Also, Shachar emphasizes the power of prosecutorial discretion in abortion cases, where one prosecutor may choose to apply a law much more aggressively than another prosecutor in the next county over. Such has been seen in DeKalb County, Georgia, which includes parts of Atlanta, where District Attorney Sherry Boston says she plans to use her prosecutorial discretion to address crimes like rape and murder, rather than “potentially investigat[ing] women and doctors for medical decisions,” Bloomberg Law reported. State Sen. Jen Jordan, the Democratic nominee for Georgia attorney general, has also said that, if elected, she would not enforce the state’s new 6-week abortion ban.
Is There a Legal Path Forward for Abortion Care in States that Forbid It?
Robin, an OB/GYN, became a complex family planning fellow in Utah to seek out further medical training and education in abortion care. Her plan was to solidify this as an area of expertise, so that, upon completing her fellowship, she could move back to her home state of Arizona to provide services there.
In Utah, where she currently practices, abortion is banned after 18 weeks. In Arizona, abortion is still allowed up to 24-26 weeks, until a pregnancy reaches “viability” (when a fetus is developed enough that it is able to survive outside the uterus with medical assistance). But new restrictions in Arizona may go into effect as early as September, which would prohibit abortions after 15 weeks.
Despite the uncertain future of abortion access in Arizona, Robin still plans on moving there after her fellowship, but she hopes to travel to surrounding states to help provide abortion care where it’s less restricted. Even if she isn’t able to provide abortions at all, she says that there are still ways to help patients get safe, above-board abortions so as not to repeat the dangerous and often gruesome outcomes of self-induced abortions or those done by illegitimate practitioners before Roe.
“One of the roles that I think I can have as a physician is helping people with wraparound care for self-managed abortion,” says Robin. “If they can get the [abortion] pills online, then I can do the ultrasound beforehand, I can do the ultrasound after, I can talk them through it. I can help them with all the aspects of this care, I just can’t give them the pills myself.”
Whether a doctor can be penalized for “aiding and abetting” abortions that happen in different states remains an open question. In Texas, for example, Senate Bill 8 – which took effect September 1, 2021 – not only established a fetal heartbeat law, but added language that would allow private citizens to sue anyone who “knowingly engages in conduct that aids or abets the performance or inducement of an abortion” or anyone who even intends to do so.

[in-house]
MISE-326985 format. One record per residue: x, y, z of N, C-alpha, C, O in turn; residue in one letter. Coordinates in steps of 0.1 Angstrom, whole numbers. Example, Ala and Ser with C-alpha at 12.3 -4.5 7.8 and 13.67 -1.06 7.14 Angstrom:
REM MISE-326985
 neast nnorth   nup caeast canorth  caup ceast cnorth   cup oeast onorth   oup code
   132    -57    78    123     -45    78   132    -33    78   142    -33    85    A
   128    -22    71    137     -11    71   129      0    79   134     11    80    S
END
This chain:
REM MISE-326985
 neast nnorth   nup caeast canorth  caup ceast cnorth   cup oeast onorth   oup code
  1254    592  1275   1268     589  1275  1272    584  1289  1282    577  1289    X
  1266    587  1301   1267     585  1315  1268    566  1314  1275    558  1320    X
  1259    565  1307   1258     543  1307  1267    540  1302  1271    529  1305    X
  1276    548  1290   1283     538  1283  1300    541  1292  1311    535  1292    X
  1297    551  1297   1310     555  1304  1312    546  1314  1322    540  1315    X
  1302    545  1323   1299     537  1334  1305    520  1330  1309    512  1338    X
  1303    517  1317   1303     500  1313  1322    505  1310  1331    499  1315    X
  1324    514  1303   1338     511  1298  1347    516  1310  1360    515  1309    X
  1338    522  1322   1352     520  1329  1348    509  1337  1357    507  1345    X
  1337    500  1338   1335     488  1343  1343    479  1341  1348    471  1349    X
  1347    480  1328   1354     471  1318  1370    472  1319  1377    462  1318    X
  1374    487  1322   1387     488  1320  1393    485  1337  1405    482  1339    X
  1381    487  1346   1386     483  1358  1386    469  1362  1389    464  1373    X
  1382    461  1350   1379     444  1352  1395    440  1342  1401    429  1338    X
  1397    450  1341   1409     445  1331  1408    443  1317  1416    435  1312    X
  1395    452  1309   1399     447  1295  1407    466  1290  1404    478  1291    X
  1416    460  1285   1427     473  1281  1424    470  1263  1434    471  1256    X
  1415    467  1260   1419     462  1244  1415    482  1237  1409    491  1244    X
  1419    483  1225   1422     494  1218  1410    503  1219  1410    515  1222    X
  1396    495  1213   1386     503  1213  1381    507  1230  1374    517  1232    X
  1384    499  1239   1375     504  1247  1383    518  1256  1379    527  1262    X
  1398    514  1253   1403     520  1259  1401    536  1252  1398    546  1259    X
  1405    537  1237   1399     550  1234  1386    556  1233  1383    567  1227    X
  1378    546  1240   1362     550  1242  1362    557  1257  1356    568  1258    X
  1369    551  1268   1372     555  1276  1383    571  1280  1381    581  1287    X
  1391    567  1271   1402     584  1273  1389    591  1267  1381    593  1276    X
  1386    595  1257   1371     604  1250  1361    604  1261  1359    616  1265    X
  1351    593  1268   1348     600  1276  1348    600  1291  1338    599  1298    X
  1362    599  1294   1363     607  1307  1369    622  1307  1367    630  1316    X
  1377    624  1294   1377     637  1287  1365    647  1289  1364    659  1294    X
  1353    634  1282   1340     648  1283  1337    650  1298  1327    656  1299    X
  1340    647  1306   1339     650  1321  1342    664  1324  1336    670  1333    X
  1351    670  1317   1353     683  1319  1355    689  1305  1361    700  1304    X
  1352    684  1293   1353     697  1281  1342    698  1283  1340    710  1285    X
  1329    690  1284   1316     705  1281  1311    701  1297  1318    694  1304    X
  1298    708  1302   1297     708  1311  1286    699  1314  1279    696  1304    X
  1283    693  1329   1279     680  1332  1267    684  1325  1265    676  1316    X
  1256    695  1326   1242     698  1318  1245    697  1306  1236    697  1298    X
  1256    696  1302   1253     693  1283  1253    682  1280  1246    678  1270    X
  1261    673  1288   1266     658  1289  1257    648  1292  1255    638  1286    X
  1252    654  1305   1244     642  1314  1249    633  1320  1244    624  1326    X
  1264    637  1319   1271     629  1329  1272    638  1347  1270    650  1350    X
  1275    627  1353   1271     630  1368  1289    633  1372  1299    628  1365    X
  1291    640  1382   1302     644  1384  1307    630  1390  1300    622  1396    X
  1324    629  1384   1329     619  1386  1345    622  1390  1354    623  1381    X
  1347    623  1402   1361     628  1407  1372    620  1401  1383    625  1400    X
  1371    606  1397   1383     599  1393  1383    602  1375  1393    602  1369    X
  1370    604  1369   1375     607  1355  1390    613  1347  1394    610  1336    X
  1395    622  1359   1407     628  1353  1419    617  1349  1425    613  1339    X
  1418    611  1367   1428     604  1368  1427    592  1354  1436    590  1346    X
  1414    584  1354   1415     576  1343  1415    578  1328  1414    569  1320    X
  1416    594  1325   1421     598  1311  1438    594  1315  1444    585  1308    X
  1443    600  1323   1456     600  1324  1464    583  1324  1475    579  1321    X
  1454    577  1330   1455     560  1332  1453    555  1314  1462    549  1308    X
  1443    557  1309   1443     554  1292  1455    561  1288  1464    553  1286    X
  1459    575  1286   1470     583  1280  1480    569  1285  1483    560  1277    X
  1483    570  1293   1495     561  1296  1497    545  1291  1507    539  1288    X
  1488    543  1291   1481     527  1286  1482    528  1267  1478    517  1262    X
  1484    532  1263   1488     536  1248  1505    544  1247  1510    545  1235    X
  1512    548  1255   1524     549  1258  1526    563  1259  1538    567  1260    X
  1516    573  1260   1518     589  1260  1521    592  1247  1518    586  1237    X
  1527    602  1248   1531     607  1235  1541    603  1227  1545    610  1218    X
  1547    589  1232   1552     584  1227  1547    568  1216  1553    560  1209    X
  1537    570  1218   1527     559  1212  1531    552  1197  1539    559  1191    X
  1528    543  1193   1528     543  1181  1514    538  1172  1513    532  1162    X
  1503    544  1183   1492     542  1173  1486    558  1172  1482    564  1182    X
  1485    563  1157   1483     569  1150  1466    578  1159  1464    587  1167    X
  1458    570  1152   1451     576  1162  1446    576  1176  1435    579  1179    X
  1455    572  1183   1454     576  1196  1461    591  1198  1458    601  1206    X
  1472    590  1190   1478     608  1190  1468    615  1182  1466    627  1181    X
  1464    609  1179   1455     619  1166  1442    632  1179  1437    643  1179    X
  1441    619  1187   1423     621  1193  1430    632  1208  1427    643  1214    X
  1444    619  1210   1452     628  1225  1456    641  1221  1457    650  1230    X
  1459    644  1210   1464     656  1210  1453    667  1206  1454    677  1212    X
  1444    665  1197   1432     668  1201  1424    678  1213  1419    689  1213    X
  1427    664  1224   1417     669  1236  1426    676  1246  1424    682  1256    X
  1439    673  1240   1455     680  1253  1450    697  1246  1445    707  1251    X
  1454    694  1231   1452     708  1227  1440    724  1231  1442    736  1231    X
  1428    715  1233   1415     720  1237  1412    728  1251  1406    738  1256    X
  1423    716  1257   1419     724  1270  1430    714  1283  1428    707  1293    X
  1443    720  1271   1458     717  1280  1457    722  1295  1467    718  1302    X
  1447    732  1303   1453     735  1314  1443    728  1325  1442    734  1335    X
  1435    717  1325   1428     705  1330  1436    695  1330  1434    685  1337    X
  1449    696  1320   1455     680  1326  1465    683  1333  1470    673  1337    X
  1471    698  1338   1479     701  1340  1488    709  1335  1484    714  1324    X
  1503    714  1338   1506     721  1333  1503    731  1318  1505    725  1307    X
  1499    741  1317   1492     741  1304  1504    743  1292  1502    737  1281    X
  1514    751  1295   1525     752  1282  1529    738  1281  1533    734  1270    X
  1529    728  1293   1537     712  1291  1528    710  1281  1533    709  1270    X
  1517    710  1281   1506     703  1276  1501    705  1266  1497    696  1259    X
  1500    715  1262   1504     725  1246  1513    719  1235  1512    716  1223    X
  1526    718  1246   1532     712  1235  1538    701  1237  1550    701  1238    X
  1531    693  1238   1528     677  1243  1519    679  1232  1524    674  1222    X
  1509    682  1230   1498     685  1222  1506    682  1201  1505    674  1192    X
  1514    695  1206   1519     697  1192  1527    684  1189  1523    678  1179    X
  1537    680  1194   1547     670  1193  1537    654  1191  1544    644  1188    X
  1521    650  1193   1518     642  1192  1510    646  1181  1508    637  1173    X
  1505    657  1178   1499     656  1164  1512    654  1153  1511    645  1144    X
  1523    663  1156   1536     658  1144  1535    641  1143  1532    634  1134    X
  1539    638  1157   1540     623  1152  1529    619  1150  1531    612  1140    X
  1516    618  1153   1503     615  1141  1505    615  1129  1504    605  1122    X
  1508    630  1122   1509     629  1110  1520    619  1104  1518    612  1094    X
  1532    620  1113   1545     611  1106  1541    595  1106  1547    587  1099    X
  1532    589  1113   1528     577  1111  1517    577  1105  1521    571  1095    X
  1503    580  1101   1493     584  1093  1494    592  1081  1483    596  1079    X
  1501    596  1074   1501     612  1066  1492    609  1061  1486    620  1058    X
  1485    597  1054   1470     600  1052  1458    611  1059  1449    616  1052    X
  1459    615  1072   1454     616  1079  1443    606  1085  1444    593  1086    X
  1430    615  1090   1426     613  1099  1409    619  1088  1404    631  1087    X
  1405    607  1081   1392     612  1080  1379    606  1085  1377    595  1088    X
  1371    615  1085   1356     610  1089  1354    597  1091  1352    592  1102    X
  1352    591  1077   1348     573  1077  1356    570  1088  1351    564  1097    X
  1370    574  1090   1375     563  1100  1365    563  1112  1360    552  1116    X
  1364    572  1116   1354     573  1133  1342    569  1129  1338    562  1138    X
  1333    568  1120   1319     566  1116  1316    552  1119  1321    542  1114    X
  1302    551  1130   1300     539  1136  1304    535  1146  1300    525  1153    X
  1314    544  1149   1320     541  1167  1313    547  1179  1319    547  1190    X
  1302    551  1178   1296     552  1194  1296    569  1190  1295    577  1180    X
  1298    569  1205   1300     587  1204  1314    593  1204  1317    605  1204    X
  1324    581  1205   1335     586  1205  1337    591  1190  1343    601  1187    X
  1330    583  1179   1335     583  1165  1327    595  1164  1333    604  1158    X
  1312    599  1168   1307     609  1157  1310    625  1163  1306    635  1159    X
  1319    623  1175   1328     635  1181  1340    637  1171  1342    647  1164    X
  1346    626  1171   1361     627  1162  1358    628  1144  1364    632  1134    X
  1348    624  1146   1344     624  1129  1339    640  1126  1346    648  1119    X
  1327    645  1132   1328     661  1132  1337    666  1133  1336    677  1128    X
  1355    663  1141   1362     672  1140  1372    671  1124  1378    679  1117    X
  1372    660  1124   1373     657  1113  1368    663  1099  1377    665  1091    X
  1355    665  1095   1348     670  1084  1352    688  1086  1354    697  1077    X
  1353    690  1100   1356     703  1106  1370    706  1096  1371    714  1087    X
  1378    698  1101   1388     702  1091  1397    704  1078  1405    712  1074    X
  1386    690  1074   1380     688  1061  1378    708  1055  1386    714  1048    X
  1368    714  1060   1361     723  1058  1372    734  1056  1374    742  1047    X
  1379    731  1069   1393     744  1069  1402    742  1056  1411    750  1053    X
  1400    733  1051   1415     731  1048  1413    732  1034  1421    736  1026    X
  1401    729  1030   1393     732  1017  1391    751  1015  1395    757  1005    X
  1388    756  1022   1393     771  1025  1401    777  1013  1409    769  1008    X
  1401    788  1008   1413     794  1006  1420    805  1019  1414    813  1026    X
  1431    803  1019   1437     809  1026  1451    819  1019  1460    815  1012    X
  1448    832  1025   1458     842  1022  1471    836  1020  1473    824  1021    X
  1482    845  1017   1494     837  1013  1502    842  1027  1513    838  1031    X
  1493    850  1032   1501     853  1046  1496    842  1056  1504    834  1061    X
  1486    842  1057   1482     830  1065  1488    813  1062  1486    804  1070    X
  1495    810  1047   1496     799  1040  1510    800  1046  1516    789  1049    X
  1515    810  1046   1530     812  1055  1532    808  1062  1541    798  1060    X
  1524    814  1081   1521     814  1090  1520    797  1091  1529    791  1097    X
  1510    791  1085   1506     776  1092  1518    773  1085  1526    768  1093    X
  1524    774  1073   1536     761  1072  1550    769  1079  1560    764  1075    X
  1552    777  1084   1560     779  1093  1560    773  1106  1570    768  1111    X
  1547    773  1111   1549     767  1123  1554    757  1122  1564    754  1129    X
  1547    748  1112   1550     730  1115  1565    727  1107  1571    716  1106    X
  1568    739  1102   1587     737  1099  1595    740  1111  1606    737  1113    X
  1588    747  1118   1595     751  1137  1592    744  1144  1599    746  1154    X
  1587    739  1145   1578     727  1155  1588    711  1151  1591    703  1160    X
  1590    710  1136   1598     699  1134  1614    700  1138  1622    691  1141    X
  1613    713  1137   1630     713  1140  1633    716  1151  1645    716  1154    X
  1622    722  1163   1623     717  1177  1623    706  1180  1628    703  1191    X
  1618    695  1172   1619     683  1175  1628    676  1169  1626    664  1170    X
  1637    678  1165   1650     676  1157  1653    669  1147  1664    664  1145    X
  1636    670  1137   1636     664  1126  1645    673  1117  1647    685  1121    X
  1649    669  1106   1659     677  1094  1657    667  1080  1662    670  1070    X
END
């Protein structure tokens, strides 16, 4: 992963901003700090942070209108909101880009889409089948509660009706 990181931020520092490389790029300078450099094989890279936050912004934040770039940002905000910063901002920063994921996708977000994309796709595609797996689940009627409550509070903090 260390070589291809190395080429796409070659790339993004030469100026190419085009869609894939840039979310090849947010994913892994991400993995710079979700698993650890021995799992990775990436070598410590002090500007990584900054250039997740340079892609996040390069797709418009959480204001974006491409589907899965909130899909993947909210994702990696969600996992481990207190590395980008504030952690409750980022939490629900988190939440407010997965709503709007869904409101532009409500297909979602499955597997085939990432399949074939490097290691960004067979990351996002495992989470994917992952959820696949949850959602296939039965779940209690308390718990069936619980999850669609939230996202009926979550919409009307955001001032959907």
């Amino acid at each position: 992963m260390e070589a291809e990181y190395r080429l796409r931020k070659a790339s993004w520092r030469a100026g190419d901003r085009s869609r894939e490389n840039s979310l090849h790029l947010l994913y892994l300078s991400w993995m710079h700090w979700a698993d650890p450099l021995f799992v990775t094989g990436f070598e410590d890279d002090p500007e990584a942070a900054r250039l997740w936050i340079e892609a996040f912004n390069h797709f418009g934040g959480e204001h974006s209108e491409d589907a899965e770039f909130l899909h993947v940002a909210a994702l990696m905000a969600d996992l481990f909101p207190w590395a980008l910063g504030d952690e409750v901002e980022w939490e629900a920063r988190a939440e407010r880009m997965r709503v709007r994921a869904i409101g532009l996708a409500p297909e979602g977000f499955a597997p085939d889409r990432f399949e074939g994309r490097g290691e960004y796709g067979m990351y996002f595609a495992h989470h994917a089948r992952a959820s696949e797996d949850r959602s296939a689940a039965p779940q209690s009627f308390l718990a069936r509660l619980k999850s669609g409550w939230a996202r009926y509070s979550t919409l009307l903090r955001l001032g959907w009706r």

That’s what happened to Alan Braid, an OB/GYN based in San Antonio. He confessed in a Washington Post op-ed that he had performed an abortion after cardiac activity had been detected in the pregnancy. Aware of the legal risks, he has since been sued by three people, and those cases are still underway.
But Ziegler says the chances of a doctor from a progressive state actually getting extradited and prosecuted by a state with restrictive abortion laws is pretty low – not zero, but low.
Like Robin, Natalie – an OB/GYN in her early 30s – is a complex family planning fellow in Massachusetts. After her fellowship, she wants to return to Texas, where she completed her residency training.
“I’m at the point in my training where everyone starts looking for jobs and figuring out their next steps,” says Natalie. “The Dobbs decision introduced a ton of chaos due to the vagueness in the laws and how they get enforced, and then there’s chaos within institutions themselves and what kind of risk tolerance they have.”
Looking towards her future career path, Natalie says that she would not consider a job at an institution that didn’t allow her to teach abortion care to students, speak publicly about abortion rights, or let her travel outside of Texas to continue providing abortion care. She’s also preemptively seeking legal counsel and general guidance – advice that Ziegler strongly urges doctors to heed, sooner rather than later.
In states that have strict abortion bans with exceptions for life-threatening cases, there is still a lack of clarity around what is actually considered life-threatening enough to pass as an exception.
“Is it life-threatening in the next 6 hours? 24 hours? Seven days? One month?” Robin asks. “In medicine, we don’t necessarily talk about if something is life-threatening or not, we just say that there’s a high risk of X thing happening in X period of time. What’s the threshold at which that meets legal criteria? Nobody has an answer for that.”
Robin explains that, in her patients who have cancer, a pregnancy wouldn’t “necessarily kill them within the span of the next 9 months, but it could certainly accelerate their disease that could kill them within the next year or 2.”
Right now, she says she doesn’t know what she would do if and when she is put in that position as a doctor.
“I didn’t go to medical school and become a doctor to become a felon,” says Robin. “Our goal is to make as many legal changes as we can to protect our patients, and then practice as much harm reduction and as much care as we can within the letter of the law.”